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I've been reading a bunch of things violinists write and a good portion of them seem to contradict themselves. At this point I'm starting to get really frustrated, so I could really, really use some clarity right about now.

Some articles (and comments on a previous question of mine) are insistent that relying on tuners for practising intonation is a bad thing and that I should learn to do it by ear. The seems to make no sense since the general consensus is that the only way to develop perfect pitch is to either have someone train/condition you as a toddler or develop synesthesia as a consequence of brain damage, neither of which are viable options for me.

Pitch memorization isn't possible because it's just another way of saying perfect pitch, and from what I've heard, it's pretty unreliable even after a few minutes of not hearing a sound.

I can't use relative pitch because supposedly, it leads to incorrect intonation because a lot of music uses flattened perfect fifths instead of pure ones.

So far as I can tell, it should be impossible for a person without perfect pitch to play the violin with good intonation. I know that even in world of top-grade professional violinists, there are less with perfect pitch than those without, so this can't be right; I can't seem to figure out how to go about this.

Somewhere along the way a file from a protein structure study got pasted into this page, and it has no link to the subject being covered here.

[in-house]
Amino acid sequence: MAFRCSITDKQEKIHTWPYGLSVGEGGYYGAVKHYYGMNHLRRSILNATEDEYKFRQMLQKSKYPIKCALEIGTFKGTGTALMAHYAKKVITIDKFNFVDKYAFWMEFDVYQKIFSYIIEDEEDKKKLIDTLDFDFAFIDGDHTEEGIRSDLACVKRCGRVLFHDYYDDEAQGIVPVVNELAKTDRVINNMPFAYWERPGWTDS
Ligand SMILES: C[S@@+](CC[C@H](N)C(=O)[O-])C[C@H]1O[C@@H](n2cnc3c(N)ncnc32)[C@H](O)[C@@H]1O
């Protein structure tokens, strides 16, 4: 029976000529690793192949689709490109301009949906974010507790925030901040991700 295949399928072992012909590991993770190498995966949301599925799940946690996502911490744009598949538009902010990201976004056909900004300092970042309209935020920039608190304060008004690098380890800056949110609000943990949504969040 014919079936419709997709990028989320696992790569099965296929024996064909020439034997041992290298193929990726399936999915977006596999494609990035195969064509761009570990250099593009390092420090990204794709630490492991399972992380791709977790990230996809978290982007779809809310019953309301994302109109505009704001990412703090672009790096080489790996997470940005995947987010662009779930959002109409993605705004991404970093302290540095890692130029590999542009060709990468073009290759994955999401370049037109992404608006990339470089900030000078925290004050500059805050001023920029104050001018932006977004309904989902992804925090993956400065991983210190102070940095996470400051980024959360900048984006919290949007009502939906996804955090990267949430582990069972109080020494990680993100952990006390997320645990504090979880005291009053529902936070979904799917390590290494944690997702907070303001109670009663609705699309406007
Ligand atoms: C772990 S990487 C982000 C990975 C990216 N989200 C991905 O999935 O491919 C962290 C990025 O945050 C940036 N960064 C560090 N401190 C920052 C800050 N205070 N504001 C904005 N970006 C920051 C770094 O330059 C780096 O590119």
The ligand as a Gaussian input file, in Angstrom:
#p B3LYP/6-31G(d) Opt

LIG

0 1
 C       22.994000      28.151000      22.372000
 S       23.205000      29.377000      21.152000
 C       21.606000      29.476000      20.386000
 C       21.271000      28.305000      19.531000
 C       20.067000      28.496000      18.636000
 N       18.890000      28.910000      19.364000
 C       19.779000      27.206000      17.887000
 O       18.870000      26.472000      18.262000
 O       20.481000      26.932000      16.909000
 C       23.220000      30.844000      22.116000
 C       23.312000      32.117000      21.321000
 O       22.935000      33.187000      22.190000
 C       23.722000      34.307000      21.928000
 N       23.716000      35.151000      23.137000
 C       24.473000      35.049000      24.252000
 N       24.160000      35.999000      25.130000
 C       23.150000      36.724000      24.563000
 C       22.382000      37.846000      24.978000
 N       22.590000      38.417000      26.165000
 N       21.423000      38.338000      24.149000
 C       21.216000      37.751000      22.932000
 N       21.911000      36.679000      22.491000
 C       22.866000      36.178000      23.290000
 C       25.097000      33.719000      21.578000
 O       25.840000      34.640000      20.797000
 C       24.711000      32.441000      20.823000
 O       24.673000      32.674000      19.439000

marked as duplicate by Carl Witthoft, Richard, JimM, ttw, Dom Jul 2 at 16:10

This question has been asked before and already has an answer. If those answers do not fully address your question, please ask a new question.

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    Pitch memorization isn't the same as perfect pitch; it relies on recognizing the tone of a note played on a specific instrument. After many years of playing the violin, you should develop an acute sensitivity to the sound of the open strings, and notice when they're not tuned correctly, but you may not be able to accurately recognize those same pitches on a piano or a clarinet. – Your Uncle Bob Jun 23 at 0:04